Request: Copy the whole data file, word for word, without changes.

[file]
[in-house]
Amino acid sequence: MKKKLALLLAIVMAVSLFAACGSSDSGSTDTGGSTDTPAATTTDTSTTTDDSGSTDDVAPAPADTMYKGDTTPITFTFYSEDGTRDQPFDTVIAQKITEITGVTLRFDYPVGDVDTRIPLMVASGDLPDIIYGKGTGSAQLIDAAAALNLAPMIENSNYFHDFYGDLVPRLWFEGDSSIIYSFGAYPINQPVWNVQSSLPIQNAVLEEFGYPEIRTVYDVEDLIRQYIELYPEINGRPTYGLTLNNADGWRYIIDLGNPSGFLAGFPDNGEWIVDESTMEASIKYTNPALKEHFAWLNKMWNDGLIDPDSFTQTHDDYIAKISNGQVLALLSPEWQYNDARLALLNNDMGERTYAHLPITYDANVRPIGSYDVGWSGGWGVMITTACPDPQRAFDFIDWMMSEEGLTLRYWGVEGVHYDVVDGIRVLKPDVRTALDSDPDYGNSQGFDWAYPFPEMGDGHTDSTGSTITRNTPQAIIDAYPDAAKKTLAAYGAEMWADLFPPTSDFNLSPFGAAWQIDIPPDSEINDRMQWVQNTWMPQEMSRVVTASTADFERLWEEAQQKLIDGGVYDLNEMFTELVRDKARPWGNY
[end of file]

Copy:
[in-house]
Amino acid sequence: MKKKLALLLAIVMAVSLFAACGSSDSGSTDTGGSTDTPAATTTDTSTTTDDSGSTDDVAPAPADTMYKGDTTPITFTFYSEDGTRDQPFDTVIAQKITEITGVTLRFDYPVGDVDTRIPLMVASGDLPDIIYGKGTGSAQLIDAAAALNLAPMIENSNYFHDFYGDLVPRLWFEGDSSIIYSFGAYPINQPVWNVQSSLPIQNAVLEEFGYPEIRTVYDVEDLIRQYIELYPEINGRPTYGLTLNNADGWRYIIDLGNPSGFLAGFPDNGEWIVDESTMEASIKYTNPALKEHFAWLNKMWNDGLIDPDSFTQTHDDYIAKISNGQVLALLSPEWQYNDARLALLNNDMGERTYAHLPITYDANVRPIGSYDVGWSGGWGVMITTACPDPQRAFDFIDWMMSEEGLTLRYWGVEGVHYDVVDGIRVLKPDVRTALDSDPDYGNSQGFDWAYPFPEMGDGHTDSTGSTITRNTPQAIIDAYPDAAKKTLAAYGAEMWADLFPPTSDFNLSPFGAAWQIDIPPDSEINDRMQWVQNTWMPQEMSRVVTASTADFERLWEEAQQKLIDGGVYDLNEMFTELVRDKARPWGNY